What is an example of a non-regular, totally path-disconnected Hausdorff space?

I need this for a counterexample: the multiplication in the fundamental group $\pi_1(\Sigma X_+)$, when it is equipped with the topology inherited from $\Omega \Sigma X_+$, fails to be continuous for the sort of space in the question, by a result from

J. Brazas, The topological fundamental group and hoop earring spaces, 2009, arXiv:0910.3685

but the author doesn't supply an explicit example of such a space.

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One of the easiest examples is the rational numbers with the subspace topology of the real line with the K-topology. Total path disconnectedness is not entirely necessary for multiplication of $\pi_{1}(\Sigma X_{+})$ to fail to be continuous. It just makes the path component space of $X$ equal to $X$, greatly simplifying complications.

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Thanks, Jeremy! I knew it would be something relatively simple, but I have little intuition for point-set topology. If we drop total path disconnectedness, what do we have to assume? –  David Roberts May 4 '10 at 22:22
Well...you have to know something about the path component space $\pi_{0}^{top}(X)$ (the quotient of $X$ where path components are identified). It is good enough to know that $\pi_{0}^{top}(X)$ is Hausdorff but not completely regular to be sure that $\pi_{1}^{top}(\Sigma X_+)$ is not a topological group. Since $\pi_{0}^{top}$ is essentially surjective this gives a counterexample for every Hausdorff, non-completely regular space. There are much better examples (locally simply connected metric spaces even!) which would probably be more interesting. These will appear in a new version soon. –  Jeremy Brazas May 6 '10 at 12:49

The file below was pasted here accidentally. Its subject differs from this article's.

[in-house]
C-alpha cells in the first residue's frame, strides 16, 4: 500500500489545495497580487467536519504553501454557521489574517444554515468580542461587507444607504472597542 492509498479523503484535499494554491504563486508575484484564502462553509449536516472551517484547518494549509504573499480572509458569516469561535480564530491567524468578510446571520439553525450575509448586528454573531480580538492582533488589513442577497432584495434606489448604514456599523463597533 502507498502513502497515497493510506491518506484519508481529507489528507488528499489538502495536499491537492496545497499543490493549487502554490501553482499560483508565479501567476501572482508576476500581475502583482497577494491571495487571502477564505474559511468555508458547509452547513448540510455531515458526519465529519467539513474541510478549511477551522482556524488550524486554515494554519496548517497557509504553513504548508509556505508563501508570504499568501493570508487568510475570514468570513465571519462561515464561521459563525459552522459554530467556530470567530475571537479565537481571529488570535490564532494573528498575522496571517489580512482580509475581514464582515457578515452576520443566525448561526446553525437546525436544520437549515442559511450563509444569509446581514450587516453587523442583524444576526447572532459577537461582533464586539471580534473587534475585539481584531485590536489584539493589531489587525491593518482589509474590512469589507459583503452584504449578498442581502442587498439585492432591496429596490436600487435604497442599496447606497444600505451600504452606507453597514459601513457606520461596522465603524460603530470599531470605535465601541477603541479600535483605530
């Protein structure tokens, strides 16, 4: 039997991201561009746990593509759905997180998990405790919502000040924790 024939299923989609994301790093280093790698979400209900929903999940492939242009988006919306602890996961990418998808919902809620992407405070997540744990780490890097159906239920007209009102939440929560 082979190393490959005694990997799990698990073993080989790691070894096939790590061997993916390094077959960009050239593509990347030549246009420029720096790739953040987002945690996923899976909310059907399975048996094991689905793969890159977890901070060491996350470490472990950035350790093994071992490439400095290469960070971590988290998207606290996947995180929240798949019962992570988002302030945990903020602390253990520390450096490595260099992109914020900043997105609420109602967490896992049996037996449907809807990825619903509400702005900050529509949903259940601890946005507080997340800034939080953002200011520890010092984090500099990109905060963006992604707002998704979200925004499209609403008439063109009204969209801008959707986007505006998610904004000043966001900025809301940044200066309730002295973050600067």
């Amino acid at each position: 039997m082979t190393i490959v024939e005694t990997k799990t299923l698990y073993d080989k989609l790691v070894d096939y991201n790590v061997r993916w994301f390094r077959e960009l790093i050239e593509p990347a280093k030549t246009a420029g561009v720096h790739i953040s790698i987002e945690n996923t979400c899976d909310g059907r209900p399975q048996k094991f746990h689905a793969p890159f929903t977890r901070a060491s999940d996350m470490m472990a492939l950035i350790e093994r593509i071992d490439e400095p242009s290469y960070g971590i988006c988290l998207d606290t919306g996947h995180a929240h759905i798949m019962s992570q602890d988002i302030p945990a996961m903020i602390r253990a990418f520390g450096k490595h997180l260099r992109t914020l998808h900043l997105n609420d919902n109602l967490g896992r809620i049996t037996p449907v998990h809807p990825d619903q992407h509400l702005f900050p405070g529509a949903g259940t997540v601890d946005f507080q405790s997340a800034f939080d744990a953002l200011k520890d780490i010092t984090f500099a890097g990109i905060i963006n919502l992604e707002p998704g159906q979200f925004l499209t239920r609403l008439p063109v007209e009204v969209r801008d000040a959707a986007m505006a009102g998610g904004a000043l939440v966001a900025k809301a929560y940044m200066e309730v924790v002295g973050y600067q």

There are several such examples in Steen and Seebach, Counterexamples in Topology. The first one I saw is number 60, the "relatively prime integer topology", consisting of the set $\mathbb{Z}^+$ of positive integers, with a basis of sets of the form {b + na} where (a,b)=1 and n is an integer.

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Should we make this a rule? Before asking for a counterexample in topology, you should consult the book COUNTEREXAMPLES IN TOPOLOGY. –  Gerald Edgar May 4 '10 at 15:42
If the book were freely available on the internet, this would seem reasonable. But it isn't, is it? –  Pete L. Clark May 4 '10 at 22:11
It's not freely available on the internet, to my knowledge, but, being a Dover book, it is available on the internet for very cheap: amazon.com/Counterexamples-Topology-Lynn-Arthur-Steen/dp/… –  Keenan Kidwell May 5 '10 at 0:45
@PeteL.Clark A searchable database based on Counterexamples is available for free online: austinmohr.com/spacebook. –  Austin Mohr Apr 22 '14 at 21:25
@Austin: great! –  Pete L. Clark Apr 24 '14 at 17:15